I Joined Mastodon

Twitter has gone to hell. I want no part of it.

On Election Night 2022, I joined Mastodon. Launched in 2016, Mastodon is an open source alternative to Twitter. Sign ups spiked in the last several weeks. I see why.

I remember a time before what we were calling The Information Superhighway. I remember the thrill of the nascent world wide web. Mastodon feels like I’m back in those early internet days. No ads. No trolls. No tech bro degradation. While it’s been only a couple days, the ethos is conversation. Nobody trying to go viral. No pendejos. It’s what Twitter used to be.

Much has been said about how confusing Mastodon is compared to Twitter — and any other social network. It’s not that complicated though. I figured out how to join in 15 minutes. Time will vary for every user. Yes there’s a learning curving, as there is with any new tool. It’s worth it. This runs counter to today’s insta-gratification culture but patience is key. Patient follow through.

Mastodon is a decentralized network of communities, known in techspeak as “instances.” They’re organized around a topic, region, interest, or theme. You register your account on an instance of choice. Some require a waiting period to join. Others are instantaneous. After joining, you have access to other instances in the network. You can follow and engage folks on yours and other instances. You don’t log into Mastodon so much as you log into your account on your instance/community, and from there you can access everything on Mastodon.

I joined the instance Mapstodon.space. Yes it’s a play on words! The geographer-focused community is a “gathering space for GIS, mapping, geospatial and cartography professionals and enthusiasts.” It was this thread on #GeographyTwitter that helped me figure out this place. As an urban planner, I feel at home here.

You can find me at @mapstondon.space/@c1typlann3r

Thank you, Mike Davis

When I abruptly quit architecture school in 1998 and was depressed and lost but found my way to critical planning practice, the book that got me there was City of Quartz.

Thank you and rest easy, Mike Davis.

We will keep up the fight.

Embedded Planning Praxis Keynote at APA Iowa Conference

[Collage by @mijacutsdeep on IG]

Feet on the ground in #Ottumwa for the Iowa APA Chapter Conference and my Friday 10/14 keynote:

𝘽𝙪𝙞𝙡𝙙𝙞𝙣𝙜 𝘾𝙤𝙢𝙢𝙪𝙣𝙞𝙩𝙮 𝙋𝙖𝙧𝙩𝙣𝙚𝙧𝙨𝙝𝙞𝙥𝙨 𝙏𝙝𝙧𝙤𝙪𝙜𝙝 𝙀𝙢𝙗𝙚𝙙𝙙𝙚𝙙 𝙋𝙡𝙖𝙣𝙣𝙞𝙣𝙜

Community engagement must evolve. We planners engage the public when we need feedback. People are consulted; input is gathered; and plans, for the most part, incorporate public input — then the relationship concludes, only to restart with the next project. Such transactional planning does little to build long-term stakeholder relationships.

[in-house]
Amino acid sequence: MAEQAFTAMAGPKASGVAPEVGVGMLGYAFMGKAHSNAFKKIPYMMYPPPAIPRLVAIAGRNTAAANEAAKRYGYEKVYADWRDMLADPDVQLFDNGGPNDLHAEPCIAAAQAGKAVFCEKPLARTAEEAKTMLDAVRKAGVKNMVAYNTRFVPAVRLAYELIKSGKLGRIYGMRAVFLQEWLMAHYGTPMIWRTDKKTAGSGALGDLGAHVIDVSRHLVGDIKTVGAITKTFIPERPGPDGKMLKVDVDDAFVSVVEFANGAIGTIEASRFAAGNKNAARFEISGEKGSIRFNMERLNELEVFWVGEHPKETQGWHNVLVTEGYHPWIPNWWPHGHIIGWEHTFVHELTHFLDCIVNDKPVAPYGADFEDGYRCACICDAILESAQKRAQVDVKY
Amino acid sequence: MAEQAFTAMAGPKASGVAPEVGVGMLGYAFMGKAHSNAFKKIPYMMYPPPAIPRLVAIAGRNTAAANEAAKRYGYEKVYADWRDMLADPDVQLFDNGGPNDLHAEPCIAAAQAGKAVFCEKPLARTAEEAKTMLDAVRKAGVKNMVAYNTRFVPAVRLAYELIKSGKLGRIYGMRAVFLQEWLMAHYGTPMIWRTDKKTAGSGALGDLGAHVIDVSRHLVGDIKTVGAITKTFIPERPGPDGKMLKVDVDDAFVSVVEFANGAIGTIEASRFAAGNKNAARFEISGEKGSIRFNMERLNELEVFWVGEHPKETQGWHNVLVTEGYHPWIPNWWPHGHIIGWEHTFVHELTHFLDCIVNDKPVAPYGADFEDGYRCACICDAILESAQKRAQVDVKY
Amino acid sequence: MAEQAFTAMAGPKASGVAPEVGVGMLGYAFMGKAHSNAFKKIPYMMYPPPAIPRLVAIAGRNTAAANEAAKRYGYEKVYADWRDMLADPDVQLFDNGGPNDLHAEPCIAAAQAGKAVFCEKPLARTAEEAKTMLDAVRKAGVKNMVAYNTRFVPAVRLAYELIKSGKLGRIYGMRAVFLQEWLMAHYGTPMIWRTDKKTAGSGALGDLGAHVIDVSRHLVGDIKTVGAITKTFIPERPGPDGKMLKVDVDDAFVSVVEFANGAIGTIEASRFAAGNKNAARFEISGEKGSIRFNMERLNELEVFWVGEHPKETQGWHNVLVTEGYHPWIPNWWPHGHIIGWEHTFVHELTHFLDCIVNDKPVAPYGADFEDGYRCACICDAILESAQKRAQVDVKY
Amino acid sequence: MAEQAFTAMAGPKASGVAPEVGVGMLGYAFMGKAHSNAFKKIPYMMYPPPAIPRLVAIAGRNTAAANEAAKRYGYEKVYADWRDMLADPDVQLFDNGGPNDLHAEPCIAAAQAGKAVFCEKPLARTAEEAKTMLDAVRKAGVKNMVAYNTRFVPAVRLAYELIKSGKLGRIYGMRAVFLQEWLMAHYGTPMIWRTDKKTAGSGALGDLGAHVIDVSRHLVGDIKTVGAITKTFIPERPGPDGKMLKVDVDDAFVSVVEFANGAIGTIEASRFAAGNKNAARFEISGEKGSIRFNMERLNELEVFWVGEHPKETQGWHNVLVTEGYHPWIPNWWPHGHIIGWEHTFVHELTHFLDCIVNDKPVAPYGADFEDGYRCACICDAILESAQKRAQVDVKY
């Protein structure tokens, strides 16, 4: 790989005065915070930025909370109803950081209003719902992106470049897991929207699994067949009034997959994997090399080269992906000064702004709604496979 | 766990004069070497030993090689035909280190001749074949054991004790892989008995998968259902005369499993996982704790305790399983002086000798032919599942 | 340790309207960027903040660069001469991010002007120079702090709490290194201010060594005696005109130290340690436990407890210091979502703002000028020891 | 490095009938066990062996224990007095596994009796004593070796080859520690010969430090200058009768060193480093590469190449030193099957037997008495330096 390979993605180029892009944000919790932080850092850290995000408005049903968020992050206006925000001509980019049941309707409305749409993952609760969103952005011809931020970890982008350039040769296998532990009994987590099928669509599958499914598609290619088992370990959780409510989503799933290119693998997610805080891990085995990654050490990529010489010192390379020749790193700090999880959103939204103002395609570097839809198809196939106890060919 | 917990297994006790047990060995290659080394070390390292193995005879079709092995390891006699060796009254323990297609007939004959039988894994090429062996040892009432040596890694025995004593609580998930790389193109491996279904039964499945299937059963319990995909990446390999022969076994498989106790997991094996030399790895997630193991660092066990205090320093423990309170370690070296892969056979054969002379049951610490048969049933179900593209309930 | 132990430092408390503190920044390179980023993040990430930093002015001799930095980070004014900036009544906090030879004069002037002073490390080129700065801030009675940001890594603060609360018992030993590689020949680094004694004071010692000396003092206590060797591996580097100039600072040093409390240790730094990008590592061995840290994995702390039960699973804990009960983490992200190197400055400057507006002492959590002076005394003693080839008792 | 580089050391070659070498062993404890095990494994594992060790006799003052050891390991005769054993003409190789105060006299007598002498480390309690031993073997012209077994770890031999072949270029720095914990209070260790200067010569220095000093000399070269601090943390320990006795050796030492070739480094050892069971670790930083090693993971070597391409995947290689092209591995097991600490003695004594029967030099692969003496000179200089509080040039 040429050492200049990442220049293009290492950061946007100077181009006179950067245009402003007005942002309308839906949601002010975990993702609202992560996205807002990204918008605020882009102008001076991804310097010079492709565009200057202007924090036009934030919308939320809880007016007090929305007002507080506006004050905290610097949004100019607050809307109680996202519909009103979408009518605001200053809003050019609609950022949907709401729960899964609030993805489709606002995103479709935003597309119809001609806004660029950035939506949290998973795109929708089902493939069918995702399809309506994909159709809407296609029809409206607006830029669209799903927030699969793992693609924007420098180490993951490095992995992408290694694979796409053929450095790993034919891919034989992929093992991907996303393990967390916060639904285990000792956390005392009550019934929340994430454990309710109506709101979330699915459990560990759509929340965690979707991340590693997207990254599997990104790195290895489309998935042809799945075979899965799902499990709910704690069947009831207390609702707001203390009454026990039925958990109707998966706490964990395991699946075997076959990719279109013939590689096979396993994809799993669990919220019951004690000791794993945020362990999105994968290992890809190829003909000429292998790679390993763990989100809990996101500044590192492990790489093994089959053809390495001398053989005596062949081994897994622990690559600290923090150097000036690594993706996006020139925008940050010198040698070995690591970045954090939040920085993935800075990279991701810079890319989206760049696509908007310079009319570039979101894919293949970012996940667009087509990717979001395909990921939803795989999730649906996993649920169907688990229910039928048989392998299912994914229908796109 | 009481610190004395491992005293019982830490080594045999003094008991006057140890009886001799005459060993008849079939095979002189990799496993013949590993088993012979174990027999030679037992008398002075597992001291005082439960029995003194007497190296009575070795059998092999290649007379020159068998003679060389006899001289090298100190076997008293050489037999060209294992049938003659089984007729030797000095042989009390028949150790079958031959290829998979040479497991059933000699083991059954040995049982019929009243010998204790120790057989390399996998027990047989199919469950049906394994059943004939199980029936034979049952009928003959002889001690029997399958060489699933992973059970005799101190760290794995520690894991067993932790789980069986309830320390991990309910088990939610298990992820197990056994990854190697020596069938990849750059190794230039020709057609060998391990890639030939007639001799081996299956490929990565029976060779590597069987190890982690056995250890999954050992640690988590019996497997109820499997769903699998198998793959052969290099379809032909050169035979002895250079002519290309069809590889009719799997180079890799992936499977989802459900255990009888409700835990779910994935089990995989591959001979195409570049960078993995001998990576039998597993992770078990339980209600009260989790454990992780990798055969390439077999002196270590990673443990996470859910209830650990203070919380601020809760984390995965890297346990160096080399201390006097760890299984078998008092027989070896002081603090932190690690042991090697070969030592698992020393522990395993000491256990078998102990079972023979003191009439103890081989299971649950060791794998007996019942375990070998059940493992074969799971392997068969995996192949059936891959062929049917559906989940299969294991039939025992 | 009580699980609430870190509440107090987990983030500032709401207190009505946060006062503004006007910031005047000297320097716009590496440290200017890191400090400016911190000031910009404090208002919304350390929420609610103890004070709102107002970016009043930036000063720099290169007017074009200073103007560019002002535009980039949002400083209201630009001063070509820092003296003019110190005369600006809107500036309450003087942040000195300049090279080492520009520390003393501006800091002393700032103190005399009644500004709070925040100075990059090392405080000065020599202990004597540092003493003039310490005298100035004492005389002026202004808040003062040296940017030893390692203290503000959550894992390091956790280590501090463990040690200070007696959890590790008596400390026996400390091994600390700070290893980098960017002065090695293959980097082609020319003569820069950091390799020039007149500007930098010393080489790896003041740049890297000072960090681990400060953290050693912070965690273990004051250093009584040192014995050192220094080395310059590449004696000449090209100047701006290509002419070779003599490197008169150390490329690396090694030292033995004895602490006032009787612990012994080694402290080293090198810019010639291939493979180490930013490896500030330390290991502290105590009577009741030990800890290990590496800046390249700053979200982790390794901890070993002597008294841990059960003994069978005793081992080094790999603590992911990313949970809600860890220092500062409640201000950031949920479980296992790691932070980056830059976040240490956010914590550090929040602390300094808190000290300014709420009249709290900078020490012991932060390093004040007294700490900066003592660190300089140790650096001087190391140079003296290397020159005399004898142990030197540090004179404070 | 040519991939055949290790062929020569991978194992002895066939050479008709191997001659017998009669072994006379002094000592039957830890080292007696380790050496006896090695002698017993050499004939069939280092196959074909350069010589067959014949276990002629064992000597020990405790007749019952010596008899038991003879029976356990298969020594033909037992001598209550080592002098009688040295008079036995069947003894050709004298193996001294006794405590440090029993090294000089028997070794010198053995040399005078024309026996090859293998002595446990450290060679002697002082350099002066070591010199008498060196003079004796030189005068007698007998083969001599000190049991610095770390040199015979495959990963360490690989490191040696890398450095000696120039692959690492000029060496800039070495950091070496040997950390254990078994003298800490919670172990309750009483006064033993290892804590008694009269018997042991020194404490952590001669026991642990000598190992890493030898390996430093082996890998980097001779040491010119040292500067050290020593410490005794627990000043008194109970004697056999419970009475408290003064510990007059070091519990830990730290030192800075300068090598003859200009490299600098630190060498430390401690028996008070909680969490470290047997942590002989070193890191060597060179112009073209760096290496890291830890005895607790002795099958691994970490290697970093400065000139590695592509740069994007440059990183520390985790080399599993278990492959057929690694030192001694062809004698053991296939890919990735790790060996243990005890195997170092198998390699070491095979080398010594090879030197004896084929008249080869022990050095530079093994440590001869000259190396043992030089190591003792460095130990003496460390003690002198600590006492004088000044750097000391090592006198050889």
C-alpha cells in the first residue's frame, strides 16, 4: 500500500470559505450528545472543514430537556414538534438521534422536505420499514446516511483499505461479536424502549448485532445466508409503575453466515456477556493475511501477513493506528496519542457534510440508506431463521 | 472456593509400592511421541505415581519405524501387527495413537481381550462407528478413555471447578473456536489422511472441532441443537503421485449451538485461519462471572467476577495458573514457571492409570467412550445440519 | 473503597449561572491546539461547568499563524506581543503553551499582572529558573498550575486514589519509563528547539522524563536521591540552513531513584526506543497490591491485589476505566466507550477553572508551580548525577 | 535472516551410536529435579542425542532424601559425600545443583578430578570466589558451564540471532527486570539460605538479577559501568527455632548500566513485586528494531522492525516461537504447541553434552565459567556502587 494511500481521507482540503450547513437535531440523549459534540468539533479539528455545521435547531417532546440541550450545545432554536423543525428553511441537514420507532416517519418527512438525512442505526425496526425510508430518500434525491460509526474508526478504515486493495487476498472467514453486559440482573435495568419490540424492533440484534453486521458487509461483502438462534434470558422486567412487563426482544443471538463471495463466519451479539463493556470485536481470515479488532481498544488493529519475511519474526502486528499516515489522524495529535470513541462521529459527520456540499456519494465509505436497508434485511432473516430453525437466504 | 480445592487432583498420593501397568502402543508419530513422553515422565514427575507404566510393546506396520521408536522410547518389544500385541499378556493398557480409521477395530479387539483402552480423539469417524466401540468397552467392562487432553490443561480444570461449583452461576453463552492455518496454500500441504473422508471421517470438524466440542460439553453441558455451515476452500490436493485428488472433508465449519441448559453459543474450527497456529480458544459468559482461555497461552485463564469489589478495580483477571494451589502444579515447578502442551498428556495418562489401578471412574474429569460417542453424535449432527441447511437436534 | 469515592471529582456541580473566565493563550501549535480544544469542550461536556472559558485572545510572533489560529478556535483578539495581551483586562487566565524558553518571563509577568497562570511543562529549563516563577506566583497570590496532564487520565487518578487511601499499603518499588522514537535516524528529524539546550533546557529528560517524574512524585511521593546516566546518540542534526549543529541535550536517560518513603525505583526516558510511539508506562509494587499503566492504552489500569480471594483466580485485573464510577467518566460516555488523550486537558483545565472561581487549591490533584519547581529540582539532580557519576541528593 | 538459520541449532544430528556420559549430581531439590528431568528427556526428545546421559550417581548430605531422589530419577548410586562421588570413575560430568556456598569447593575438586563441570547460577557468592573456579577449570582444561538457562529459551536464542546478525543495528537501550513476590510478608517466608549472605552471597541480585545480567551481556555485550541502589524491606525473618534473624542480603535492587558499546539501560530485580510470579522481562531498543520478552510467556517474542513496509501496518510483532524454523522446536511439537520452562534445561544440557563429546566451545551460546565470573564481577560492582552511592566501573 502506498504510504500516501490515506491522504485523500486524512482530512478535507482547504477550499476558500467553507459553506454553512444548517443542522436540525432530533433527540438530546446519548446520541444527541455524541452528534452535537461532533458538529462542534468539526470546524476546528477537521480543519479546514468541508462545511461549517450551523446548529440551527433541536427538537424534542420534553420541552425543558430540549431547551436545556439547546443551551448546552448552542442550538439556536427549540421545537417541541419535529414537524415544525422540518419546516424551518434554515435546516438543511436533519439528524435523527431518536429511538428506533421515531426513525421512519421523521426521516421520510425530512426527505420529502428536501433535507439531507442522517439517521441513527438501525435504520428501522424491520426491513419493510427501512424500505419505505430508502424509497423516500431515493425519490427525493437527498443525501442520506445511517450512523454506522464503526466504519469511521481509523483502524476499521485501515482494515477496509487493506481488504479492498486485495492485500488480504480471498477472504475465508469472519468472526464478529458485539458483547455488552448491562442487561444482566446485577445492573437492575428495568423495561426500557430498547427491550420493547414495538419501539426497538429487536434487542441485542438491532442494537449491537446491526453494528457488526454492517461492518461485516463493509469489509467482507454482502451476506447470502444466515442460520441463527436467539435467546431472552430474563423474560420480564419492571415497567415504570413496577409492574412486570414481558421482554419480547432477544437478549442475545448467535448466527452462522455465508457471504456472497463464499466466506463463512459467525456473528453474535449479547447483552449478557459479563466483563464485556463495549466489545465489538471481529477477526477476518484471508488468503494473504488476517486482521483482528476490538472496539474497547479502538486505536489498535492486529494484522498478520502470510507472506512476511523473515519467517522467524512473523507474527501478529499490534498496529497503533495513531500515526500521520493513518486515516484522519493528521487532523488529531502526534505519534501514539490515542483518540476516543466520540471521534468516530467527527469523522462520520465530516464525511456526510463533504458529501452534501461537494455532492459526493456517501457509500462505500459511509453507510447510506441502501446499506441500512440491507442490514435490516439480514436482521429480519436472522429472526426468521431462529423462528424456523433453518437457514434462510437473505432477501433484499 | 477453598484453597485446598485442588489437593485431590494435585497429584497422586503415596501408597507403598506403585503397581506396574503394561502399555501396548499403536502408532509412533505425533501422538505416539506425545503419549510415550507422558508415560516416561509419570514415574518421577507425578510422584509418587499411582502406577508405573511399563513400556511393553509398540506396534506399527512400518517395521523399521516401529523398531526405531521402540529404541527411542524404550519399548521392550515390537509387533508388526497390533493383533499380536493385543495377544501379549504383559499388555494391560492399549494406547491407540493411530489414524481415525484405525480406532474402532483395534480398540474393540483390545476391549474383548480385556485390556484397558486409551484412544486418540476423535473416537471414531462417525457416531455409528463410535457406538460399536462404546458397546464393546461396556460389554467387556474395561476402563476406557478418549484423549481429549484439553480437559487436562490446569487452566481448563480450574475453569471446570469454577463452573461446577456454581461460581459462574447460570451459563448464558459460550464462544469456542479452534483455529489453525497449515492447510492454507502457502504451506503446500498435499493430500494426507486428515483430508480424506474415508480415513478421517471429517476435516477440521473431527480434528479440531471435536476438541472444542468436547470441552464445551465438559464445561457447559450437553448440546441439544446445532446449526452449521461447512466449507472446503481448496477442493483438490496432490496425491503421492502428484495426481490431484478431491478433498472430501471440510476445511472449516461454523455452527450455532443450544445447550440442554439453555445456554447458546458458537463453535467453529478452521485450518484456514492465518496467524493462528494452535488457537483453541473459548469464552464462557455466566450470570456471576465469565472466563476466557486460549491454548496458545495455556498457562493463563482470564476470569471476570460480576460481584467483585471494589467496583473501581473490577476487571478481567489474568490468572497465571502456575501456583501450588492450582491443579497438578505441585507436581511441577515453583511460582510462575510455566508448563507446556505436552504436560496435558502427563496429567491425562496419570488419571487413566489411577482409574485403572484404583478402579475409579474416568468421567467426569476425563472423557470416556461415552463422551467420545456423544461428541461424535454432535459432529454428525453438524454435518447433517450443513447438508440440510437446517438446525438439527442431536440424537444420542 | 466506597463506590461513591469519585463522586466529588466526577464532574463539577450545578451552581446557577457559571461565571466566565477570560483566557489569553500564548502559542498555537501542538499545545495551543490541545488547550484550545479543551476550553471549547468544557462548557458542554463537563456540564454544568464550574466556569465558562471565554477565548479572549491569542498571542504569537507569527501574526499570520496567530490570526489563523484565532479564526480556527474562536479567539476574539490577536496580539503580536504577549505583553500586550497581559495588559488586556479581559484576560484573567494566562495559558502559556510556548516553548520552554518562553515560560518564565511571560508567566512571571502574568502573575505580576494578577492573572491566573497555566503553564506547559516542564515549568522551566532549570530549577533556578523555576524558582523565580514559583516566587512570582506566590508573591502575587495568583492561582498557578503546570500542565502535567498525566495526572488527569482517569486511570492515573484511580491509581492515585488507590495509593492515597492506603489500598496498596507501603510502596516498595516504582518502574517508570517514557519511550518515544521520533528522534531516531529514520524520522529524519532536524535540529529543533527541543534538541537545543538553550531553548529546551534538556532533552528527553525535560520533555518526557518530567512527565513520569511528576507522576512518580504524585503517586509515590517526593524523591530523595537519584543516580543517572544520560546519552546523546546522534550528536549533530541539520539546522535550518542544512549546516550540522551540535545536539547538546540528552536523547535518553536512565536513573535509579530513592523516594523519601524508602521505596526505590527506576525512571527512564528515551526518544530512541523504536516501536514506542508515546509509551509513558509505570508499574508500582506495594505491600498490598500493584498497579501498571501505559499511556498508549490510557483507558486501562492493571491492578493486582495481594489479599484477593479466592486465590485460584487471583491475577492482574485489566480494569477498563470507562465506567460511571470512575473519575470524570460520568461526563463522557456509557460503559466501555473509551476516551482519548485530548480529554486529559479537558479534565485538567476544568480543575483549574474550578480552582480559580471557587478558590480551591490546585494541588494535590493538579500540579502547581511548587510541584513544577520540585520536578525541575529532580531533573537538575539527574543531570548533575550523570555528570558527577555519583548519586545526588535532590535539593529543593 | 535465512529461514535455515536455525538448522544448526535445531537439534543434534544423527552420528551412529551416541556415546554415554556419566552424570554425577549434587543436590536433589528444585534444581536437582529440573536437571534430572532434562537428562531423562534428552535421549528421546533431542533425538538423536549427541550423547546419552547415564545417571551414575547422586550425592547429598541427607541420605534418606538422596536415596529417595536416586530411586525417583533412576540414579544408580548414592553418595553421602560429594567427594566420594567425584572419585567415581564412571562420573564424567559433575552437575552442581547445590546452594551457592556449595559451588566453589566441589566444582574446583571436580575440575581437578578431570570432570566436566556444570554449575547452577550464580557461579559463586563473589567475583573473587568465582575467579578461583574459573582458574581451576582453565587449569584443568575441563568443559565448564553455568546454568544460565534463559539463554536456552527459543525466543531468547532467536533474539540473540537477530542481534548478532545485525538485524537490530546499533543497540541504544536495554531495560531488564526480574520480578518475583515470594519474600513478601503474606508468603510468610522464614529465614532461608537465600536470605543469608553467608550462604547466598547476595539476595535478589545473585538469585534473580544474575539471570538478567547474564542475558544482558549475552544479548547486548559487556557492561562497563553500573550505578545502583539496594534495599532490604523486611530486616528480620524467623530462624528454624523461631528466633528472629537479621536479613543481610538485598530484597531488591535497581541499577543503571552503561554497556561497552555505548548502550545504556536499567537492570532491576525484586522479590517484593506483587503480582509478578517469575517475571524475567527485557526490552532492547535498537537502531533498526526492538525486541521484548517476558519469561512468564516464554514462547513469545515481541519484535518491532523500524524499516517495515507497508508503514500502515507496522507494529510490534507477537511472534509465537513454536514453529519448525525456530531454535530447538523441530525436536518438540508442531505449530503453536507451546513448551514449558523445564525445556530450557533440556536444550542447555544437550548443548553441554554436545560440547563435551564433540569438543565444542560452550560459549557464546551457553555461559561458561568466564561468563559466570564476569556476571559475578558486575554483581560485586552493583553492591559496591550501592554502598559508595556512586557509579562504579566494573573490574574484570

In a time of increasing interrogation of planning and its legacies of inequity, planners today are seeking better ways to build and sustain meaningful partnerships. Urban planner Jonathan Pacheco Bell (@c1typlann3r) proposes #EmbeddedPlanning as a way to fundamentally restructure community engagement and practice. Embedded Planning means planning from the street, not from a desk. Embedded Planners work in the spaces and places of community members. Embedded Planners build bridges with marginalized communities harmed by past planning practices. Embedded Planning is a praxis that puts theory into action to better this world. Since Bell declared Embedded Planning exists in 2018, it has grown into an international movement embraced by emerging planners.

Through storytelling and personal reflection, Bell will illustrate how Embedded Planning is being used to build lasting community partnerships that center engagement as an ongoing process. Attendees will learn the benefits and challenges of Embedded Planning, including takeaways for implementation, and understand why this #praxis is the future of planning.

[Collage by @mijacutsdeep on IG]

Embedded Planning Praxis Interview on Instagram Live

Infographic by Isabelle Soares @UrbanDesignProject

I enjoyed discussing Embedded Planning praxis on Instagram Live with Isabelle Soares @urbandesignproject. Planners and designers from Brazil, Germany, Netherlands, Canada and the US took part in the event, making it the first international conversation I’ve done on Embedded Planning. I learned a lot from Isabelle and the audience. Every chat advances the praxis. More to come.

Embedded Planning Keynote at APA Iowa Conference 2022

Image by APA Iowa Chapter

Honored to deliver the Friday, Oct 14 keynote at the APA Iowa Chapter Conference

Building Community Partnerships Through Embedded Planning

Community engagement must evolve. We planners engage the public when we need feedback. People are consulted; input is gathered; and plans, for the most part, incorporate public input — then the relationship concludes, only to restart with the next project. Such transactional planning does little to build long-term stakeholder relationships.

In a time of increasing interrogation of planning and its legacies of inequity, planners today are seeking better ways to build and sustain meaningful partnerships. Urban planner Jonathan Pacheco Bell (@c1typlann3r) proposes Embedded Planning as a way to fundamentally restructure community engagement and practice. Embedded Planning means planning from the street, not from a desk. Embedded Planners work in the spaces and places of community members. Embedded Planners build bridges with marginalized communities harmed by past planning practices. Embedded Planning is a praxis that puts theory into action to better this world. Since Bell declared Embedded Planning exists in 2018, it has grown into an international movement embraced by emerging planners.

Through storytelling and personal reflection, Bell will illustrate how #EmbeddedPlanning is being used to build lasting community partnerships that center engagement as an ongoing process. Attendees will learn the benefits and challenges of Embedded Planning, including takeaways for implementation, and understand why this #praxis is the future of planning.

South Central YLEAD

Infographic by South Central YLEAD at CDTech

This week I joined Youth Leaders Empowered Active & Diverse (YLEAD) at CDTech for a conversation on urban planning and gentrification in South Central LA. I shared my story of working on the ground supporting the community with tools and knowledge to preserve South Central history. We shed light on the importance of urban planning for a South Central future without displacement.